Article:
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“Black Flight” by William E. Barrett

Link - Posted by David on November 20, 2020 @ 6:00 am in

THIS November we’re celebrating William E. Barrett’s Birthday with one of his pulp stories each Friday.

Before he became renown for such classics as The Left Hand of God and Lilies of The Field, Barrett honed his craft across the pages of the pulp magazines—and nowhere more so than in War Birds and it’s companion magazine War Aces where he contributed smashing novels and novelettes, True tales of the Aces of the Great War, encyclopedic articles on the great war planes as well as other factual features. Here at Age of Aces Books he’s best known for his nine Iron Ace stories which ran in Sky Birds in the mid ’30s!

On Easter Sunday, April 9 , 1917, the greatest British offensive of the war got under way. A blazing line of steel whipped across France and into Belgium; from Croiselles to Loos, from Ypres to the Nieuport Canal and to the sea. Under the greatest artillery barrage in the history of the world a grim horde of muddy infantry hit the Hindenburg Line.

April ninth was also the day on which Second Lieutenant Teddy Campbell, R.F.C., reported for duty to the headquarters of Fifth Wing at Albert. He came up jauntily with the pinkest breeches in the entire, air force, with his monkey hat at the correct angle and with the glow of training-camp victories still upon him. His heart raced madly but he strove to capture in his expression an attitude of casual indifference to everything. Like all of his breed he succeeded merely in looking like a raw kid.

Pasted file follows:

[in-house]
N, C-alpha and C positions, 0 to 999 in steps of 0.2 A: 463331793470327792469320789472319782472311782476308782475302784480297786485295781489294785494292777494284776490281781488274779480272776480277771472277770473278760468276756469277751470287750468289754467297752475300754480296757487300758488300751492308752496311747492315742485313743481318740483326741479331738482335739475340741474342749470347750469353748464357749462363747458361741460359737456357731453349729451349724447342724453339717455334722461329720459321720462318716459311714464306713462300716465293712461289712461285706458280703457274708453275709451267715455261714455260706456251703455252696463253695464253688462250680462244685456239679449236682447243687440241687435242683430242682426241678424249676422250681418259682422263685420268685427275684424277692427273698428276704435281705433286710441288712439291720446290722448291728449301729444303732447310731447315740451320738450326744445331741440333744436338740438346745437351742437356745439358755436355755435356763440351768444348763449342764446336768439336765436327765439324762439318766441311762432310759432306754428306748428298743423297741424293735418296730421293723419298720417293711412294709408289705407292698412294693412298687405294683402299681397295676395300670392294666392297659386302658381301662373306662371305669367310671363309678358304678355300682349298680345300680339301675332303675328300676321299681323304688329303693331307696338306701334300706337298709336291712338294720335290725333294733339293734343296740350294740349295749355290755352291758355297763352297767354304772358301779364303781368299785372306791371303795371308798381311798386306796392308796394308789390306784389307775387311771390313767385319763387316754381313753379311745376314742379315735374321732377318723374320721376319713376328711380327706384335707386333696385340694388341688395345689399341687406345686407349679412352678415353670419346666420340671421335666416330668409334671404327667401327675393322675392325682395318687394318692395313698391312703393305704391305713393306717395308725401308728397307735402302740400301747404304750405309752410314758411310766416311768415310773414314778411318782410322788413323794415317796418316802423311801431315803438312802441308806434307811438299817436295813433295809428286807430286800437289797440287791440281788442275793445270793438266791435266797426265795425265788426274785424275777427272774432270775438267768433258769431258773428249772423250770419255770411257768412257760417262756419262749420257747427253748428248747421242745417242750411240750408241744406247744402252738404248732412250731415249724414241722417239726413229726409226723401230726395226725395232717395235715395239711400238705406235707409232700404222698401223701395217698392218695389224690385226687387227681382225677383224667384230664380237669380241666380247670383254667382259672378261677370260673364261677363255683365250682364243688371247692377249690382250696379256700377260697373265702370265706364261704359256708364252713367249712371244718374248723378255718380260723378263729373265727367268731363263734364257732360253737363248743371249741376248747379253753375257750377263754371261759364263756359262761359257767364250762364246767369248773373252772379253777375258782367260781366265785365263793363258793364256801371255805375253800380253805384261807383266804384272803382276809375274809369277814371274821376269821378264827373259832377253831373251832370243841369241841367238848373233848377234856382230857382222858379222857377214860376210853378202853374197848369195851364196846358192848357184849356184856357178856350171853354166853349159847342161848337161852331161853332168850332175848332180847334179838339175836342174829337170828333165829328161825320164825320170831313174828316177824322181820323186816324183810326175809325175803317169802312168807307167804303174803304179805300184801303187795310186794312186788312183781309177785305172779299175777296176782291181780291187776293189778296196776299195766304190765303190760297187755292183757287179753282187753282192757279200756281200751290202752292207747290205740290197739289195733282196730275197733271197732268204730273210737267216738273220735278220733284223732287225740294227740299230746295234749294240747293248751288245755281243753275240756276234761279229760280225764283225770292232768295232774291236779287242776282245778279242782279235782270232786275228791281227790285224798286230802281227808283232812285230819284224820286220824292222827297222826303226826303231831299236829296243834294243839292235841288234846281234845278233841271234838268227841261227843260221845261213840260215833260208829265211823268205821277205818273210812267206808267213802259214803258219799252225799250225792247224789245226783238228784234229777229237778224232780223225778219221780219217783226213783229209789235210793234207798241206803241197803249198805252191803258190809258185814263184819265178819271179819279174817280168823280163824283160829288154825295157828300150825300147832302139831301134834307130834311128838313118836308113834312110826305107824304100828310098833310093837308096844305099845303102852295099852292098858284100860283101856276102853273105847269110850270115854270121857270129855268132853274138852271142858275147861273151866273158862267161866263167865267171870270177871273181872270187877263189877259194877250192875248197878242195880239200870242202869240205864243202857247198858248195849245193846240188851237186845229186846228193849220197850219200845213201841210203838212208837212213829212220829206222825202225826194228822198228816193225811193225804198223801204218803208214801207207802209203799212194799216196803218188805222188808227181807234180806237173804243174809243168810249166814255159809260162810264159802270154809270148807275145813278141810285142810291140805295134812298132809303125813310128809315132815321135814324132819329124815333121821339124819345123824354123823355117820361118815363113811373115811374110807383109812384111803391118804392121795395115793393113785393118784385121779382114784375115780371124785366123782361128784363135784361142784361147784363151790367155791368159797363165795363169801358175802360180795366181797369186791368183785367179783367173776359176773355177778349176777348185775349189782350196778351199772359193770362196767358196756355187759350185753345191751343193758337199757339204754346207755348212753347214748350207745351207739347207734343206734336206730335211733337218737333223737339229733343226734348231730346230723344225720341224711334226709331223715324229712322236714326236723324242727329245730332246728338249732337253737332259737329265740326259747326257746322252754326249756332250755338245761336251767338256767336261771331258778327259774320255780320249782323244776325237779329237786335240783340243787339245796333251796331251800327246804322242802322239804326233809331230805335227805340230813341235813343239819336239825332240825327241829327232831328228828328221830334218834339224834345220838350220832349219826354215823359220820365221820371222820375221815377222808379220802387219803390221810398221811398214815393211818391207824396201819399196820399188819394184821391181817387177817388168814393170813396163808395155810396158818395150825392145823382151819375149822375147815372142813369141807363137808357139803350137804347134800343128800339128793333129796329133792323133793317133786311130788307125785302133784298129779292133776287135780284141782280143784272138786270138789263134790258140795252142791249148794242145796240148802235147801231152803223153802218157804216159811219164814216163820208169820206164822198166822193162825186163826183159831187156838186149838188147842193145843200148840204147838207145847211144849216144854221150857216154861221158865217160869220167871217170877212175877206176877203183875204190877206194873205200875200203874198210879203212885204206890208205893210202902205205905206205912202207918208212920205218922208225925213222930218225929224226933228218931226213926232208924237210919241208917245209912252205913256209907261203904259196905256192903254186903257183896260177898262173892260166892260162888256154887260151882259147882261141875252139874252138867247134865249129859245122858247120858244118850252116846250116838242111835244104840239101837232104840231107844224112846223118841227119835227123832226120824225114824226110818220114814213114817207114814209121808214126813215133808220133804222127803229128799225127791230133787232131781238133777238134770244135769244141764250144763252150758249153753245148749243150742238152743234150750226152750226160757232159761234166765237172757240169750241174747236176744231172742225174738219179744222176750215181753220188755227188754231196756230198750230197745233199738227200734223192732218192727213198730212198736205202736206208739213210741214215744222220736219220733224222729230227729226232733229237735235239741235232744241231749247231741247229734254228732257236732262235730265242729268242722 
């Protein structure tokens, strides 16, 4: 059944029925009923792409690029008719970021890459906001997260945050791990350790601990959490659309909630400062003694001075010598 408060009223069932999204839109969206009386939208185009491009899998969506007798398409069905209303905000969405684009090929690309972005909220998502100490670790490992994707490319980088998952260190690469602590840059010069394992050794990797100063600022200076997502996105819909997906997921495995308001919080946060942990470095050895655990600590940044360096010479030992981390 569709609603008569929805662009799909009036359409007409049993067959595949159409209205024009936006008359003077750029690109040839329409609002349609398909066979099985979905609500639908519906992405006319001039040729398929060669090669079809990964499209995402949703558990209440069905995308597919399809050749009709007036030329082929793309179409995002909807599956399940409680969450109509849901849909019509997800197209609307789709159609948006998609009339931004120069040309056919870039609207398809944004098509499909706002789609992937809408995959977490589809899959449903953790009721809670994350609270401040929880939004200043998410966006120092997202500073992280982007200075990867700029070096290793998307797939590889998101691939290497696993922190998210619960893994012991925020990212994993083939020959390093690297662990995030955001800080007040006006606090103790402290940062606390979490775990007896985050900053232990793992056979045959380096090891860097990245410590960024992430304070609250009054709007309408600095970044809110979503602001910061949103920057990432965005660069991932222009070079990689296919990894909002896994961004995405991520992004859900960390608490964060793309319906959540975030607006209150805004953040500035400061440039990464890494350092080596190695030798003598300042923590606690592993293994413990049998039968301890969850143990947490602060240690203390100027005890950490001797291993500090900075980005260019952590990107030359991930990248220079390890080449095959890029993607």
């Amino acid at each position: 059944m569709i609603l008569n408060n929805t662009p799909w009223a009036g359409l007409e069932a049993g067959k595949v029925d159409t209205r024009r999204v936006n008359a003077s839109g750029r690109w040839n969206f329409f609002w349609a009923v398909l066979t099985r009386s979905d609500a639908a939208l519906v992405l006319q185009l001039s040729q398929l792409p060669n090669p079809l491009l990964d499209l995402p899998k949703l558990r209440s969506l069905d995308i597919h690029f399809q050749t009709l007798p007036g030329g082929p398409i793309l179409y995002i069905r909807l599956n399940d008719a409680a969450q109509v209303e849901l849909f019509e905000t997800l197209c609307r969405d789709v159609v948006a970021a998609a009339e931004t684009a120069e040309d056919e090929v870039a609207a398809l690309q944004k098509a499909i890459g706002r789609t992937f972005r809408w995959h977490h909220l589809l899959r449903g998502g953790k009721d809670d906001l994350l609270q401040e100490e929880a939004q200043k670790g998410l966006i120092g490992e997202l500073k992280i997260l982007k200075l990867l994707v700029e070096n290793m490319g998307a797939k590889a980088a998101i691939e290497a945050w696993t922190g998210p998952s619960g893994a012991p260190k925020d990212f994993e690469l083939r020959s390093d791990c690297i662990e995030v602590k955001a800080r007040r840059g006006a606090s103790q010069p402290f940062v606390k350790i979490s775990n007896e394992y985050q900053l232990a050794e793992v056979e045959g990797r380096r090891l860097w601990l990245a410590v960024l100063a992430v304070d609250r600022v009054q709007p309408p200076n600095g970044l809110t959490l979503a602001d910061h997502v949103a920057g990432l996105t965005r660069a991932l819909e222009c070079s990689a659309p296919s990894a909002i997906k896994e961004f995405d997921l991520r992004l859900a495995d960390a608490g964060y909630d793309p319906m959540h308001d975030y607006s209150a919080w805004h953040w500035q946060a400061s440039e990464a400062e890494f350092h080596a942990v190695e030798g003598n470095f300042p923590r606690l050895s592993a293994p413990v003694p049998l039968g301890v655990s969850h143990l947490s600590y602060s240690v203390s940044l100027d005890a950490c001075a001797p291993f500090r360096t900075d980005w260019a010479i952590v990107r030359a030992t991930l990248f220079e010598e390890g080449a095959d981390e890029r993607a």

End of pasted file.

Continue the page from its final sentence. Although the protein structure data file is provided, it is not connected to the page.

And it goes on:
However, by the next day he was a veteran and suspected of murdering his flight leader! From the August 1931 War Aces, it’s William E. Barrett’s “Black Flight!”

Every man but one in that flight hated their commander. When they pulled a murderous blade from his heart all were forced to shoulder the guilt, until the Reaper’s Scythe hacked the secret from one man’s wings.

Editor’s Note: The story is referred to as “The Raiders” on the cover which does not seem to be applicable to this story at all. A more apt title than “Black Flight” would have been “The Murder Flight!”

“Synthetic Ace” by William E. Barrett

Link - Posted by David on November 13, 2020 @ 6:00 am in

THIS November we’re celebrating William E. Barrett’s Birthday with one of his pulp stories each Friday.

Before he became renown for such classics as The Left Hand of God and Lilies of The Field, Barrett honed his craft across the pages of the pulp magazines—and nowhere more so than in War Birds and it’s companion magazine War Aces where he contributed smashing novels and novelettes, True tales of the Aces of the Great War, encyclopedic articles on the great war planes as well as other factual features. Here at Age of Aces Books he’s best known for his nine Iron Ace stories which ran in Sky Birds in the mid ’30s!